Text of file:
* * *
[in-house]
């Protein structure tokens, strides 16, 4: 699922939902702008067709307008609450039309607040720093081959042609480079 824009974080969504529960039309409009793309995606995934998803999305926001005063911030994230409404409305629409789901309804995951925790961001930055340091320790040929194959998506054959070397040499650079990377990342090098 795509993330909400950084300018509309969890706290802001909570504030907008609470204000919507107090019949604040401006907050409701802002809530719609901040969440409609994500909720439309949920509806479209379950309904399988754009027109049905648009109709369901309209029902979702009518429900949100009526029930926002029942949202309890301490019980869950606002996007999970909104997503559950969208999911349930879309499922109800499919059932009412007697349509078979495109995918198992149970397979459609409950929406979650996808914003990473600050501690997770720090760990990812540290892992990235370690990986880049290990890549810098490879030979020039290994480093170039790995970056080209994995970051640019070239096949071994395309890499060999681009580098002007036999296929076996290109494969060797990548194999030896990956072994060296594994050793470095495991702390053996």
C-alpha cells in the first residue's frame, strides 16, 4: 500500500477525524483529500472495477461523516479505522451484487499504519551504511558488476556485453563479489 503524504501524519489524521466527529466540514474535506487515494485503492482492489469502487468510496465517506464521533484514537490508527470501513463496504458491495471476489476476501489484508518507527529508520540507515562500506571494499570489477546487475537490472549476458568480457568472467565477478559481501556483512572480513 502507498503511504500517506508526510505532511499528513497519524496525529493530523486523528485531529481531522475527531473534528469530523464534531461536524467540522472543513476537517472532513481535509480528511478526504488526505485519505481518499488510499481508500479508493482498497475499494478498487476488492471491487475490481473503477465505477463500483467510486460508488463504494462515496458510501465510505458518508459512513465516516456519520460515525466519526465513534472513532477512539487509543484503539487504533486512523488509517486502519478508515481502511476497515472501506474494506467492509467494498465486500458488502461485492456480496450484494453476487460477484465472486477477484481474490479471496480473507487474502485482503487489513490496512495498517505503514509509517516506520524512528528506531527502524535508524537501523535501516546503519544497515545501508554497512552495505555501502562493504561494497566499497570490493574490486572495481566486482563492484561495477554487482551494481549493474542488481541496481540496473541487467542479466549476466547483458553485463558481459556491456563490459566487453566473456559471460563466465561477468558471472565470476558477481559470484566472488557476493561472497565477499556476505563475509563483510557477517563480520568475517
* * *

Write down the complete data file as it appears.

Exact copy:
[in-house]
């Protein structure tokens, strides 16, 4: 699922939902702008067709307008609450039309607040720093081959042609480079 824009974080969504529960039309409009793309995606995934998803999305926001005063911030994230409404409305629409789901309804995951925790961001930055340091320790040929194959998506054959070397040499650079990377990342090098 795509993330909400950084300018509309969890706290802001909570504030907008609470204000919507107090019949604040401006907050409701802002809530719609901040969440409609994500909720439309949920509806479209379950309904399988754009027109049905648009109709369901309209029902979702009518429900949100009526029930926002029942949202309890301490019980869950606002996007999970909104997503559950969208999911349930879309499922109800499919059932009412007697349509078979495109995918198992149970397979459609409950929406979650996808914003990473600050501690997770720090760990990812540290892992990235370690990986880049290990890549810098490879030979020039290994480093170039790995970056080209994995970051640019070239096949071994395309890499060999681009580098002007036999296929076996290109494969060797990548194999030896990956072994060296594994050793470095495991702390053996």
C-alpha cells in the first residue's frame, strides 16, 4: 500500500477525524483529500472495477461523516479505522451484487499504519551504511558488476556485453563479489 503524504501524519489524521466527529466540514474535506487515494485503492482492489469502487468510496465517506464521533484514537490508527470501513463496504458491495471476489476476501489484508518507527529508520540507515562500506571494499570489477546487475537490472549476458568480457568472467565477478559481501556483512572480513 502507498503511504500517506508526510505532511499528513497519524496525529493530523486523528485531529481531522475527531473534528469530523464534531461536524467540522472543513476537517472532513481535509480528511478526504488526505485519505481518499488510499481508500479508493482498497475499494478498487476488492471491487475490481473503477465505477463500483467510486460508488463504494462515496458510501465510505458518508459512513465516516456519520460515525466519526465513534472513532477512539487509543484503539487504533486512523488509517486502519478508515481502511476497515472501506474494506467492509467494498465486500458488502461485492456480496450484494453476487460477484465472486477477484481474490479471496480473507487474502485482503487489513490496512495498517505503514509509517516506520524512528528506531527502524535508524537501523535501516546503519544497515545501508554497512552495505555501502562493504561494497566499497570490493574490486572495481566486482563492484561495477554487482551494481549493474542488481541496481540496473541487467542479466549476466547483458553485463558481459556491456563490459566487453566473456559471460563466465561477468558471472565470476558477481559470484566472488557476493561472497565477499556476505563475509563483510557477517563480520568475517